A perimeter barrier is designed to prevent subterranean termites, which cause the most damage, from entering your home. I usually trench all around a property and then fill the trench with a non-repellent chemical designed to stop any termites from entering the house. In some areas where there is no direct access to dirt, I will need to drill a hole every 250 mm and insert 5 litres of chemicals through the concrete slab, tiles or bricks. These chemicals will then stay active in the earth for years, depending on the chemical and the concentration and this is a great way of protecting homes against termite invasion, however, installing a chemical perimeter barrier has its own challenges like when someone has inconsiderately placed something in the way such as an air-conditioning unit or a hot water tank!
Non-repellent chemicals are less toxic and more effective than repellent chemicals but they are also much more expensive. If you are installing a chemical barrier, ask the technician what chemical he will be using and in what concentration. Do some research and get some quotes. It is sometimes worth spending extra money to ensure better and longer lasting results. Two of the best non-repellent chemicals that I am currently using are Altriset and Termidor.
Altriset is a nontoxic environmentally friendly product which works by affecting the termite’s muscles. Within 2 to 4 hours after termites encounter the chemical, their jaw muscles will get infected and they will stop eating. Altriset has a great ‘transference effect’, meaning that the chemical will move to other members of the colony during their social interaction.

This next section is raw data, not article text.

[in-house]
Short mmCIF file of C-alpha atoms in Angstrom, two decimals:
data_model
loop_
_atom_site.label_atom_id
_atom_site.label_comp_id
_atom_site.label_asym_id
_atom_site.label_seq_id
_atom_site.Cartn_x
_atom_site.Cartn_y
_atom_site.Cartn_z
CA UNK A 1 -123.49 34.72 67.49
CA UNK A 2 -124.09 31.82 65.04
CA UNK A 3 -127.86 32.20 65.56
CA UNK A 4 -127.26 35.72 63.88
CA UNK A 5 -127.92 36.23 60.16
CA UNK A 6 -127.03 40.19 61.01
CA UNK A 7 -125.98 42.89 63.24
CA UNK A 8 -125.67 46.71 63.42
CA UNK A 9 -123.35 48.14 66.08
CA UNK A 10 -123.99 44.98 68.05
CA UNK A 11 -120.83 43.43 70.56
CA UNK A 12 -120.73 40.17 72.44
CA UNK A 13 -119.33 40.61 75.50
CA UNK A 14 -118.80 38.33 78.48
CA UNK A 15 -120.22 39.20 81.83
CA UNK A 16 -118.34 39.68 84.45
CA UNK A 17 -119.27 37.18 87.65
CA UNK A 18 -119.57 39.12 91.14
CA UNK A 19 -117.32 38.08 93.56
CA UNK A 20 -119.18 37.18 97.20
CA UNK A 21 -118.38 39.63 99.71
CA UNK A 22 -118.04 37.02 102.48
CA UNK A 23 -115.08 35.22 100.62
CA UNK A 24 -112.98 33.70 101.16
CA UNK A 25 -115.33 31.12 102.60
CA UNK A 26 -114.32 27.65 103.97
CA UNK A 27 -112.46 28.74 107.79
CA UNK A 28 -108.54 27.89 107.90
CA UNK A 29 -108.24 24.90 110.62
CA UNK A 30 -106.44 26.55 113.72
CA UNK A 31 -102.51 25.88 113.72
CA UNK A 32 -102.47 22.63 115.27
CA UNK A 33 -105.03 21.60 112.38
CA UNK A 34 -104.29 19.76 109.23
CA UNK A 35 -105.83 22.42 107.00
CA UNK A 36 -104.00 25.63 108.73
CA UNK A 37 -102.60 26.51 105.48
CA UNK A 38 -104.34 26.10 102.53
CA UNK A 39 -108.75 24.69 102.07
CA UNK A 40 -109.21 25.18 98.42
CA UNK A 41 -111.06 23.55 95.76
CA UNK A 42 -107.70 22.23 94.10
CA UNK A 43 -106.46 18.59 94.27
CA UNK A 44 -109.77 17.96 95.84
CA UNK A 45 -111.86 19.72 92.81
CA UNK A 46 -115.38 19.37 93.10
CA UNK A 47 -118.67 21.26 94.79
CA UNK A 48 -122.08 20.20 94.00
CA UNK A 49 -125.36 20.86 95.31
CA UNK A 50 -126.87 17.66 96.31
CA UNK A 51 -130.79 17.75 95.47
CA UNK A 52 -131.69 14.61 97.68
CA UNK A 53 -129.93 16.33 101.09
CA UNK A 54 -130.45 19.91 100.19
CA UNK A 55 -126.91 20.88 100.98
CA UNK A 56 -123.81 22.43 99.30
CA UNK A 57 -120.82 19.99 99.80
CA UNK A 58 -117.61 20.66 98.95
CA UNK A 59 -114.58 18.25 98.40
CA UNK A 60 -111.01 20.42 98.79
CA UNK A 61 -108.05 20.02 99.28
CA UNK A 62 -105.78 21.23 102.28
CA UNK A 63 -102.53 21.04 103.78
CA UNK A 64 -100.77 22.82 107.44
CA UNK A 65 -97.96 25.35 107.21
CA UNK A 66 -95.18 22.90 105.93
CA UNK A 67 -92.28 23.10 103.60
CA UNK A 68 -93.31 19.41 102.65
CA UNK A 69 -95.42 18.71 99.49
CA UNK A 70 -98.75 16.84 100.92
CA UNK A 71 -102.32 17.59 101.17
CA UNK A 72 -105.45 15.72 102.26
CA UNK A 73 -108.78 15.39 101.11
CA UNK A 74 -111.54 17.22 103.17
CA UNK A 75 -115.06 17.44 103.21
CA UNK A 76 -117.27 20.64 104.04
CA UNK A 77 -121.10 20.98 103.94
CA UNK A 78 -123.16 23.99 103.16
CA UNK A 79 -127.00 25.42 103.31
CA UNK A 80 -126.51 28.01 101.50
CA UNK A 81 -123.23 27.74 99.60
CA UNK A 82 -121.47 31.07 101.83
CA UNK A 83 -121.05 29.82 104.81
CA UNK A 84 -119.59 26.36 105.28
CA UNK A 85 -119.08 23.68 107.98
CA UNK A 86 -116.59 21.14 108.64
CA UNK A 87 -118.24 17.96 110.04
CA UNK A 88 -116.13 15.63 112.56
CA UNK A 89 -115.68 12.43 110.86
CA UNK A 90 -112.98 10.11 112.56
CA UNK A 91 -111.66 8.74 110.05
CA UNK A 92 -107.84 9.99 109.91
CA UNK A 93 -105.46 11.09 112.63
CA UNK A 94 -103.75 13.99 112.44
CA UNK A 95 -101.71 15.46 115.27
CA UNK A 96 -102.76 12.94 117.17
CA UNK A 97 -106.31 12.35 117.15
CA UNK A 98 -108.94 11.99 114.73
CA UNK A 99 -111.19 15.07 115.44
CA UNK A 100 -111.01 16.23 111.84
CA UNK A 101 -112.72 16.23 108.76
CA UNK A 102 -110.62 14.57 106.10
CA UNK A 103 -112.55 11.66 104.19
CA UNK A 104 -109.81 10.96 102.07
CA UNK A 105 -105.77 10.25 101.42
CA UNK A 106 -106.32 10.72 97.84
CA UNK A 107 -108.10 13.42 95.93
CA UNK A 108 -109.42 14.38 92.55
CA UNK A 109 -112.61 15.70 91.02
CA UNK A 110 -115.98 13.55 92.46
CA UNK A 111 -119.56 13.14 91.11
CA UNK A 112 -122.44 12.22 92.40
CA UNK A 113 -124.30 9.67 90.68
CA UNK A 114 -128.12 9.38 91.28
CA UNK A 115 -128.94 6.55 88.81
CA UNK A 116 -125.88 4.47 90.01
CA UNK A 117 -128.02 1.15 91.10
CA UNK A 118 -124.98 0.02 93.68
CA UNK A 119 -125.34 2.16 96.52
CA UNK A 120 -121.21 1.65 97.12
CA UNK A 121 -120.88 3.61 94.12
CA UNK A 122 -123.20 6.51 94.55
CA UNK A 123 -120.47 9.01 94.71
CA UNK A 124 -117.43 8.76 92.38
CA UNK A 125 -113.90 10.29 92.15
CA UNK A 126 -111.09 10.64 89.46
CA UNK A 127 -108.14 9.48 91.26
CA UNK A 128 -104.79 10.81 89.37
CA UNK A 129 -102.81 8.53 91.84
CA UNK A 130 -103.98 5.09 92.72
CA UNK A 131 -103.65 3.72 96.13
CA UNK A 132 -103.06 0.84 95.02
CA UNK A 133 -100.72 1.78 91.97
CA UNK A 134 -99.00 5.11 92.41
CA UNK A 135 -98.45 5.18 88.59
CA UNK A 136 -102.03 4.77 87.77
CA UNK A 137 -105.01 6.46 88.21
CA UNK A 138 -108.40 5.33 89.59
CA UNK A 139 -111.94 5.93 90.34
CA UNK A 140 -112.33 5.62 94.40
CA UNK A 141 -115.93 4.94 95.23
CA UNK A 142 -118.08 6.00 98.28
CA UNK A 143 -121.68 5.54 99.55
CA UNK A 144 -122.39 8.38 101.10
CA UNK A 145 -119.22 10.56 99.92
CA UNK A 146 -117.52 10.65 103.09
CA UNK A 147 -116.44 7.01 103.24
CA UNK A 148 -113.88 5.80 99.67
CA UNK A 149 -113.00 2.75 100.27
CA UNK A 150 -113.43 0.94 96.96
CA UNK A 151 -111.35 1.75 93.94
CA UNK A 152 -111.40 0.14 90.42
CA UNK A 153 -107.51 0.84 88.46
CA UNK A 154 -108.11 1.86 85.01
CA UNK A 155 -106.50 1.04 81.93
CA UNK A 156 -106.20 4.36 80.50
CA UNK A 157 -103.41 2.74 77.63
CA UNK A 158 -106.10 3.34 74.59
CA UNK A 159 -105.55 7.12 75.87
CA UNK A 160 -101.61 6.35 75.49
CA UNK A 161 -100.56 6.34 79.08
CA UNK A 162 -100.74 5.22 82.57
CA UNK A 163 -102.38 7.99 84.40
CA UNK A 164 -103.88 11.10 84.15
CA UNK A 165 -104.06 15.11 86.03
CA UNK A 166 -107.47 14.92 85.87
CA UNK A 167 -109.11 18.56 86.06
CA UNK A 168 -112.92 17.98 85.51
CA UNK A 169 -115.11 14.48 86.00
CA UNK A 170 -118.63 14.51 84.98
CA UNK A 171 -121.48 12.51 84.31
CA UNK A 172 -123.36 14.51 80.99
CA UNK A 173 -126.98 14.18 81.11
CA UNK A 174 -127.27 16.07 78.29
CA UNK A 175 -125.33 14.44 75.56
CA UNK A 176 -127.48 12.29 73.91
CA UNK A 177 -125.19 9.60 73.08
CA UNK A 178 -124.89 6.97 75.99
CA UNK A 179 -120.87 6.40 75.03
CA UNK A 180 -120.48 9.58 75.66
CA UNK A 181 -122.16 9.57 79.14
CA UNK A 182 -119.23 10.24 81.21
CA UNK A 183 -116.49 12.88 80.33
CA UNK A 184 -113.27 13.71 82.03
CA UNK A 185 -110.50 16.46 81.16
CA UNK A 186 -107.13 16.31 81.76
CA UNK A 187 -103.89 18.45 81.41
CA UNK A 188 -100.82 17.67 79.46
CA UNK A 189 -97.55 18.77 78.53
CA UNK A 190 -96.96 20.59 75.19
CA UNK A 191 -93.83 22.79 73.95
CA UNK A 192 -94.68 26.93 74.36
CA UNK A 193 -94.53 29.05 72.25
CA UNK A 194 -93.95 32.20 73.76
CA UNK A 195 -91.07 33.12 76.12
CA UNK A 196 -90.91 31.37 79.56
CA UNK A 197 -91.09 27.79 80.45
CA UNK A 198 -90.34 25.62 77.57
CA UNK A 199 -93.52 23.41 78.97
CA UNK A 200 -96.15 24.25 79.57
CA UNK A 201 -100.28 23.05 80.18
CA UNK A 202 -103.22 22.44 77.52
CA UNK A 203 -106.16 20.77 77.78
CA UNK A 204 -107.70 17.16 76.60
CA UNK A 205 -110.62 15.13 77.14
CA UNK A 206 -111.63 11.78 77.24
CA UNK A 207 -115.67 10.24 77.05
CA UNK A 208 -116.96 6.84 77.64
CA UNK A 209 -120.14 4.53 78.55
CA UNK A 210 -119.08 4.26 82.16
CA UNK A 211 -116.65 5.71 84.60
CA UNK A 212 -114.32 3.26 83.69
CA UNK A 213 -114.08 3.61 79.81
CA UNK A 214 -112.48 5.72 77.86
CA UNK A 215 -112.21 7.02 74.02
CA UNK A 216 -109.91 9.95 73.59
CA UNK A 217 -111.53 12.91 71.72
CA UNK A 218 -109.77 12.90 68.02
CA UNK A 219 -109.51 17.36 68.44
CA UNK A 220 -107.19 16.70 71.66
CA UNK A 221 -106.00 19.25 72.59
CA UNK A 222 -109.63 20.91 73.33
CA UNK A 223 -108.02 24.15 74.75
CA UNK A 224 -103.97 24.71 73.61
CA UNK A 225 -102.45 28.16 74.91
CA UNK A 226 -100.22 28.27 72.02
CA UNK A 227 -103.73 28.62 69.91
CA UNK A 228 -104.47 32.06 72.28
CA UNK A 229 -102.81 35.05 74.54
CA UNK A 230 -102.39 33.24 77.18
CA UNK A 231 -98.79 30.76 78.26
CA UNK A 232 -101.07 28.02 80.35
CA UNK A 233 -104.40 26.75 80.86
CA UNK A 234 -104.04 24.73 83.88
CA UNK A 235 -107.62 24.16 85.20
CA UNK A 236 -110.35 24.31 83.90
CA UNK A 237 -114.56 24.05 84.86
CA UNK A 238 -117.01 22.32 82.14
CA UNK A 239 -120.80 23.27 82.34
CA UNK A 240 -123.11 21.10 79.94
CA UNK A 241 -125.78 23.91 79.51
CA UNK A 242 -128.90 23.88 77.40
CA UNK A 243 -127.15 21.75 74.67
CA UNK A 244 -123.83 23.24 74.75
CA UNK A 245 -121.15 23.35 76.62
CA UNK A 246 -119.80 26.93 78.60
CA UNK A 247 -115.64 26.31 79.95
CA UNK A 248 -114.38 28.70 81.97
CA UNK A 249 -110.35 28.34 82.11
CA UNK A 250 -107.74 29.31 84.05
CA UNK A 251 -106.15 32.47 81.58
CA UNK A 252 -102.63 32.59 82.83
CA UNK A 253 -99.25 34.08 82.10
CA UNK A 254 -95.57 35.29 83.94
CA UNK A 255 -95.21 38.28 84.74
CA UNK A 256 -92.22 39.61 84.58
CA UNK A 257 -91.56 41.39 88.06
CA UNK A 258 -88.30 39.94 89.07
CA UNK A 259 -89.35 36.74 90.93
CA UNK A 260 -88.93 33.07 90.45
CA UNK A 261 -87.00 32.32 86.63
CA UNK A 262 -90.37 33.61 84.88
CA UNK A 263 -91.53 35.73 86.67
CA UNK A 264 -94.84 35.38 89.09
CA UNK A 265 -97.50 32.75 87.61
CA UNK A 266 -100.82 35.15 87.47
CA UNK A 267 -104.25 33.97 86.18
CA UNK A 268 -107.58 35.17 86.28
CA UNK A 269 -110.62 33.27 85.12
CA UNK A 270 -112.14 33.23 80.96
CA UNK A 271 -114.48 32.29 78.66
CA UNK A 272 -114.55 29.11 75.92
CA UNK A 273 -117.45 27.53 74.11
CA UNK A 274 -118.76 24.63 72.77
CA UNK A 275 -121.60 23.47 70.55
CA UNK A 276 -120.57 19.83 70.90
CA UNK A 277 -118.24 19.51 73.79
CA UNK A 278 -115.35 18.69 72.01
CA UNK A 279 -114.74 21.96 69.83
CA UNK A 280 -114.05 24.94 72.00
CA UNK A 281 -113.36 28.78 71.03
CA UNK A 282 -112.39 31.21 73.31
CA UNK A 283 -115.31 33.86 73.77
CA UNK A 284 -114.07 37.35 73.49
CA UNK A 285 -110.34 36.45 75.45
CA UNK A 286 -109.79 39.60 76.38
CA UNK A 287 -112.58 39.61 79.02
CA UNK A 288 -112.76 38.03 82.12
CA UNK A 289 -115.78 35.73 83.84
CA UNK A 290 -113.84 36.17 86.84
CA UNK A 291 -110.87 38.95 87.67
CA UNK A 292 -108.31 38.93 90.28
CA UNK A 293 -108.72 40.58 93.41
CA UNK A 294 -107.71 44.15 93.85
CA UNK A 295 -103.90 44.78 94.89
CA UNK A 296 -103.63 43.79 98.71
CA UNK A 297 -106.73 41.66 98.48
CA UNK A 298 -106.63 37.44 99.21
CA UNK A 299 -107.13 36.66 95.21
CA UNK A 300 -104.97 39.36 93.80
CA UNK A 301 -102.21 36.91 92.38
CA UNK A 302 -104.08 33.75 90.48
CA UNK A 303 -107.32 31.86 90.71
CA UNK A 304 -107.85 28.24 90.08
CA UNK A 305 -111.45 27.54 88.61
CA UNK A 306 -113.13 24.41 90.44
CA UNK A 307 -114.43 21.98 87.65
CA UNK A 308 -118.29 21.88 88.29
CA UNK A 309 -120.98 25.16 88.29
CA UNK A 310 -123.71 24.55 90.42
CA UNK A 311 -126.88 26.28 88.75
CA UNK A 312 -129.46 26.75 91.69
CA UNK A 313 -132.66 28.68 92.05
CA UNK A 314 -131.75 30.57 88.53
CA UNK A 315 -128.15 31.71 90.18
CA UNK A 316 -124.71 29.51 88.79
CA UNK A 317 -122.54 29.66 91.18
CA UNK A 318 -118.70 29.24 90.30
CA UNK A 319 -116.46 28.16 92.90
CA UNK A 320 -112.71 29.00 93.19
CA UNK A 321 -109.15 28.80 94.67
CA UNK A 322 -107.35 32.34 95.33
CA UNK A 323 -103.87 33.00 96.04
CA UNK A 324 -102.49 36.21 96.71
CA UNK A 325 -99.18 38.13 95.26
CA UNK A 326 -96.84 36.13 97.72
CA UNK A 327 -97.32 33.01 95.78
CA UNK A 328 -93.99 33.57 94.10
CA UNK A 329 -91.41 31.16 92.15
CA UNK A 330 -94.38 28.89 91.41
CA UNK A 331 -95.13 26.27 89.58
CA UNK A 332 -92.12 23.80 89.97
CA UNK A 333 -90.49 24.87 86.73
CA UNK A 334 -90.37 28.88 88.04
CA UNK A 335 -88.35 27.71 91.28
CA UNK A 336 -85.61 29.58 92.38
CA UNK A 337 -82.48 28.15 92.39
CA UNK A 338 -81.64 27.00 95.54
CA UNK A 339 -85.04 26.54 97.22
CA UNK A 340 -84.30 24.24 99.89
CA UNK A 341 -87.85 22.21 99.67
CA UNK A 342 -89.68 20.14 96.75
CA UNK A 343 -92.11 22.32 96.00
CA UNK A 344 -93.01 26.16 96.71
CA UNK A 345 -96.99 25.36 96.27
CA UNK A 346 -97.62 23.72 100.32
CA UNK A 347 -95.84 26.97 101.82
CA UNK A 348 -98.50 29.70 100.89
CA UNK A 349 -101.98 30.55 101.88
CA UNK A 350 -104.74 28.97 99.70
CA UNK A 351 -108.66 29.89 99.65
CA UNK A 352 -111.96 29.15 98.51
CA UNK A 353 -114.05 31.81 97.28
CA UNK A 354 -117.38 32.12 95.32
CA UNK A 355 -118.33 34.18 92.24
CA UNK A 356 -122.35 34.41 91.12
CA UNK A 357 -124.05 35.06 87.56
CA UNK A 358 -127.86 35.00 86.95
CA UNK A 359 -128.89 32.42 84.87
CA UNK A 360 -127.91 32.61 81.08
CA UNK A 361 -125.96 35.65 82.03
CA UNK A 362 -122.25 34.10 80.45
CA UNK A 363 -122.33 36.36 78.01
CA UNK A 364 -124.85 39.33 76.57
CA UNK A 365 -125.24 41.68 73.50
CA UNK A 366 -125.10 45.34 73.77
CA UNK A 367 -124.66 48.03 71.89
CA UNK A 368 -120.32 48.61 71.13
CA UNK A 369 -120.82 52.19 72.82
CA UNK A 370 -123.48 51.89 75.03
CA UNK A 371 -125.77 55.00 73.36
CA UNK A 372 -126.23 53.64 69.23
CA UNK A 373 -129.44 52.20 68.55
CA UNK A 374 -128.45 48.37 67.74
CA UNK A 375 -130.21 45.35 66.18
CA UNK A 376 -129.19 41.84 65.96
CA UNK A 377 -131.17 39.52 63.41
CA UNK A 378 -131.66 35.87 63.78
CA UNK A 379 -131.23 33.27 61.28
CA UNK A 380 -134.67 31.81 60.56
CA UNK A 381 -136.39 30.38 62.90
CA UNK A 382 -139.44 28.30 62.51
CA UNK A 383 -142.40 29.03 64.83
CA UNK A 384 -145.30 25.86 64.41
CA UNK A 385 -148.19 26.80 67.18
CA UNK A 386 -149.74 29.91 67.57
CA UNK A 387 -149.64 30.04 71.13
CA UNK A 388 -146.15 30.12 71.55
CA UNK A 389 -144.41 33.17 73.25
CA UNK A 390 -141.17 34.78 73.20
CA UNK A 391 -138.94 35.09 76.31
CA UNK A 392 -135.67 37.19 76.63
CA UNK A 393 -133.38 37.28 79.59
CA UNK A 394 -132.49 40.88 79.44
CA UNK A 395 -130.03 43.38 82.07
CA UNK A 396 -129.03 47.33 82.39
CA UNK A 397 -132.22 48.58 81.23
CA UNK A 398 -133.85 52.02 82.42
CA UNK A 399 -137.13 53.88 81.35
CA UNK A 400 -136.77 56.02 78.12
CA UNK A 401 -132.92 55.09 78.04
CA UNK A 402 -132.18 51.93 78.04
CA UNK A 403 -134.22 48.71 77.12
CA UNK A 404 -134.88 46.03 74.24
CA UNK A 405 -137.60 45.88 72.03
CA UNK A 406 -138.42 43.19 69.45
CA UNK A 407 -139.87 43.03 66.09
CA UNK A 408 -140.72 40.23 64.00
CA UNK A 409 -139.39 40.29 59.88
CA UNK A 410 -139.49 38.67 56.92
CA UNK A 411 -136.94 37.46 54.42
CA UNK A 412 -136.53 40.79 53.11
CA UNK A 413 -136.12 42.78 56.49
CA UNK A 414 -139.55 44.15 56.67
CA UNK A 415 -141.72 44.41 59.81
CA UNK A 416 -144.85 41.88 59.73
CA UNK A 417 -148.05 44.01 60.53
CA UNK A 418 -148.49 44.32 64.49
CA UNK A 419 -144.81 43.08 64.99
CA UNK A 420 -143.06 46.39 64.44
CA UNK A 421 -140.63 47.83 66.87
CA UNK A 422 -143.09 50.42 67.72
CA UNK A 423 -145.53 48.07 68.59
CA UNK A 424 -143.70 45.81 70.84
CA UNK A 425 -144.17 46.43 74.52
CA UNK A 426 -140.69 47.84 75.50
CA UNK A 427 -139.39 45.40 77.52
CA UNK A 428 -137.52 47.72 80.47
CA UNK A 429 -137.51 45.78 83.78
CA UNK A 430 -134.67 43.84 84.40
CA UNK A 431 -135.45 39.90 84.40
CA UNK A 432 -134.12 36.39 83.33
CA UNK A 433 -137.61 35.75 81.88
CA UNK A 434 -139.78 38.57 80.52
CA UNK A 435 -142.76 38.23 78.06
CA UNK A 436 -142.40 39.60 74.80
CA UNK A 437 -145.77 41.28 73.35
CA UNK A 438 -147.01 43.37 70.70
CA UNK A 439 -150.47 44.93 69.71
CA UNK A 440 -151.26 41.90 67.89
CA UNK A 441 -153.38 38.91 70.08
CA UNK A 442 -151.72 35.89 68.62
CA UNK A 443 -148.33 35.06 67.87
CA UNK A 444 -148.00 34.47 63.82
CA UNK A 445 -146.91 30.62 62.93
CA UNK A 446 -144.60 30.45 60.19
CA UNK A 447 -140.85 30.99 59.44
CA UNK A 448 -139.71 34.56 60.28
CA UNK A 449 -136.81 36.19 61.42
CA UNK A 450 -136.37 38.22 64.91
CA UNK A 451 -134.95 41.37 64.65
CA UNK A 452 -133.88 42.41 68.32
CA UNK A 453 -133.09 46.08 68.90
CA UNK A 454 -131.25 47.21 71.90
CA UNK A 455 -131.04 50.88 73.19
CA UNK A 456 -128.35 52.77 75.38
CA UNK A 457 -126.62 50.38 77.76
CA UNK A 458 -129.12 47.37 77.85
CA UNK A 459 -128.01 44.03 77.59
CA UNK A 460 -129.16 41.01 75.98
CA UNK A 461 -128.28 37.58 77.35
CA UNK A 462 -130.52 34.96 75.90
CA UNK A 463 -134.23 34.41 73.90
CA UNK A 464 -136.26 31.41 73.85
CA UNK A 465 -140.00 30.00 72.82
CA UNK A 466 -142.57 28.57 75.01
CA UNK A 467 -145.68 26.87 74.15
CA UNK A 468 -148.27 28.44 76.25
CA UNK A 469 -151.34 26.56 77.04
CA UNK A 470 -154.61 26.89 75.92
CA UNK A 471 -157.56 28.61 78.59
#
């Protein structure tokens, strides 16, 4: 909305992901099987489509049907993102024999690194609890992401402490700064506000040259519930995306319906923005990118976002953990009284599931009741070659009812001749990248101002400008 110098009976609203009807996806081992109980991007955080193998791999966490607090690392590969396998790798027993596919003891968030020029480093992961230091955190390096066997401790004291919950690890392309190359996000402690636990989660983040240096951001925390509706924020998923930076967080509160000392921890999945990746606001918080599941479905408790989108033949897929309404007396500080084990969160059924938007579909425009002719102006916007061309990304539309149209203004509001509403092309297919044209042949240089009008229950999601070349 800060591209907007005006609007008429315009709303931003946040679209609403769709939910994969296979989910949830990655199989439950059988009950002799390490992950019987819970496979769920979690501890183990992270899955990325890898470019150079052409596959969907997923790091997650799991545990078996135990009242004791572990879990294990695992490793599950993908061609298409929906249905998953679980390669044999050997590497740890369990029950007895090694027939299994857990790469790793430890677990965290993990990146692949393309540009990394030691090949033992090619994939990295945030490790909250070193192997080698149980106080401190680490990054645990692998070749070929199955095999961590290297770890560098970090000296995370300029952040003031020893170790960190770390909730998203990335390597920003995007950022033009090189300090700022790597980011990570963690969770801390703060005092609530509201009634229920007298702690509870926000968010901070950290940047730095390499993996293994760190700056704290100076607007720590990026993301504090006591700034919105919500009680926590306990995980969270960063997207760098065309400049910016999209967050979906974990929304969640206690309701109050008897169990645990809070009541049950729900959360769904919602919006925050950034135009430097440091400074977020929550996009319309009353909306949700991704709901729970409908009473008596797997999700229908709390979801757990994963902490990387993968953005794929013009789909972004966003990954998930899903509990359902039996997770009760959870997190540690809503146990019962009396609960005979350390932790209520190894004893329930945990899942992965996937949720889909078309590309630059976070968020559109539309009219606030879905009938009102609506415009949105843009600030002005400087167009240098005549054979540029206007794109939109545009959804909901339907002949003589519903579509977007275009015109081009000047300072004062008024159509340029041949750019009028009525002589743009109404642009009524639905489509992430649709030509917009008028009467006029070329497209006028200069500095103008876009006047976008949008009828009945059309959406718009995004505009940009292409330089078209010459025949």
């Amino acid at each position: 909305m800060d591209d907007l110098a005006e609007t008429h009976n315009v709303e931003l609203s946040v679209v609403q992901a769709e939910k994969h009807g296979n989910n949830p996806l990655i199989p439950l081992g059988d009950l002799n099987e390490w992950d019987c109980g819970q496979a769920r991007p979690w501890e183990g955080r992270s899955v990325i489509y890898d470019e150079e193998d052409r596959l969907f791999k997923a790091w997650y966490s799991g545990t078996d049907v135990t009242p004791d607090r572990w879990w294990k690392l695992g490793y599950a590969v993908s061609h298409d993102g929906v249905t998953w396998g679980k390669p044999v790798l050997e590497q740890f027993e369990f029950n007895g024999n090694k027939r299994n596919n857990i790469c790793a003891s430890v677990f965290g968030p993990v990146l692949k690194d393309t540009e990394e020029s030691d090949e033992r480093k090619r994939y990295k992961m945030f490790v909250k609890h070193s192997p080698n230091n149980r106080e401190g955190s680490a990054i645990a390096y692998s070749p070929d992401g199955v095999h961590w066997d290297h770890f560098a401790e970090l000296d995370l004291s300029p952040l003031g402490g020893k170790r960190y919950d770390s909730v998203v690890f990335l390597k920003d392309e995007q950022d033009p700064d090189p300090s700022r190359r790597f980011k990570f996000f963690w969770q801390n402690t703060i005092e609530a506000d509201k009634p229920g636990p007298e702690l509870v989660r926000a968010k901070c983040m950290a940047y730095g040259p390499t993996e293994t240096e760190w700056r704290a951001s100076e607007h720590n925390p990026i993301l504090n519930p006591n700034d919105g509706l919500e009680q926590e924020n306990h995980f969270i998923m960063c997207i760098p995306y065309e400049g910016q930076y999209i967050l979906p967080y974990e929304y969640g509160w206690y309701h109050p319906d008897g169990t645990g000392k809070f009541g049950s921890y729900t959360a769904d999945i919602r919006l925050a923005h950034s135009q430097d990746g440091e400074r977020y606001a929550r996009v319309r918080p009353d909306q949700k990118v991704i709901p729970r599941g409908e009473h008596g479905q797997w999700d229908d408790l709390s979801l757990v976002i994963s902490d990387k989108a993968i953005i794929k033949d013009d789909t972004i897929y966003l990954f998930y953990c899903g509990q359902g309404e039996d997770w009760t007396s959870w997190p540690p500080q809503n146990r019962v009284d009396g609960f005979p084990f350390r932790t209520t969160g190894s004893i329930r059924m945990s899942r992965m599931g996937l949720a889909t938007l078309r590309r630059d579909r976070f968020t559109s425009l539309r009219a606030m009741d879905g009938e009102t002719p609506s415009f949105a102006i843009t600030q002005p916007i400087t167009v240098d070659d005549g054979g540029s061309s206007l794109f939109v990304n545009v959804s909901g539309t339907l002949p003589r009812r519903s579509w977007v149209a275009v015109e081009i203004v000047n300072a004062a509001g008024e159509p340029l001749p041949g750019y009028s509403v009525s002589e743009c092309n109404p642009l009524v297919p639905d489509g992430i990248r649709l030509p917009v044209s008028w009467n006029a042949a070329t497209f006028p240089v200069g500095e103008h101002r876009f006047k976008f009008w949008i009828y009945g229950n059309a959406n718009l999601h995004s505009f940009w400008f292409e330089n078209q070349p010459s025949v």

Termidor, like other insecticides, affects insect’s nervous system. As Termidor is also a non-repellent termicide, termites won’t be able to alert each other in order to stay away from the infected area and by transferring the chemical to each other they slowly ensure the colony’s disintegration.
Before installing the line of defense like one of the chemical barriers above, you need to ensure that termites are not living inside your home. If a termite colony is residing near the bathroom where it gets water supply from, a perimeter termite barrier is not going to affect it as the termites will have any need to cross the barrier. A colony, for example, may have a queen in the roof void in a corner where a blocked guttering provides it with water. Installing a perimeter barrier in this circumstance, particularly with a repellent chemical, can have disastrous consequences as it may effectively trap the colony INSIDE the property. A thorough termite inspection is a prerequisite for a successful termite perimeter treatment and should be performed before embarking on the installation of the barrier.
Another termite barrier option is a subfloor barrier where the chemical barrier is installed in the subfloor area in order to prevent termites from entering the property through the subfloor. I have inspected thousands of home and 8 out of 10 times, I find subterranean termites coming inside homes through the subfloor. Rarely do they start their colony in the roof or inside the wall, this is why we pay special attention to the subfloor where possible. Of course some homes are built on slab and therefore there is no subfloor to spray, and in those cases a perimeter barrier, such as the chemical barriers discussed above, is recommended.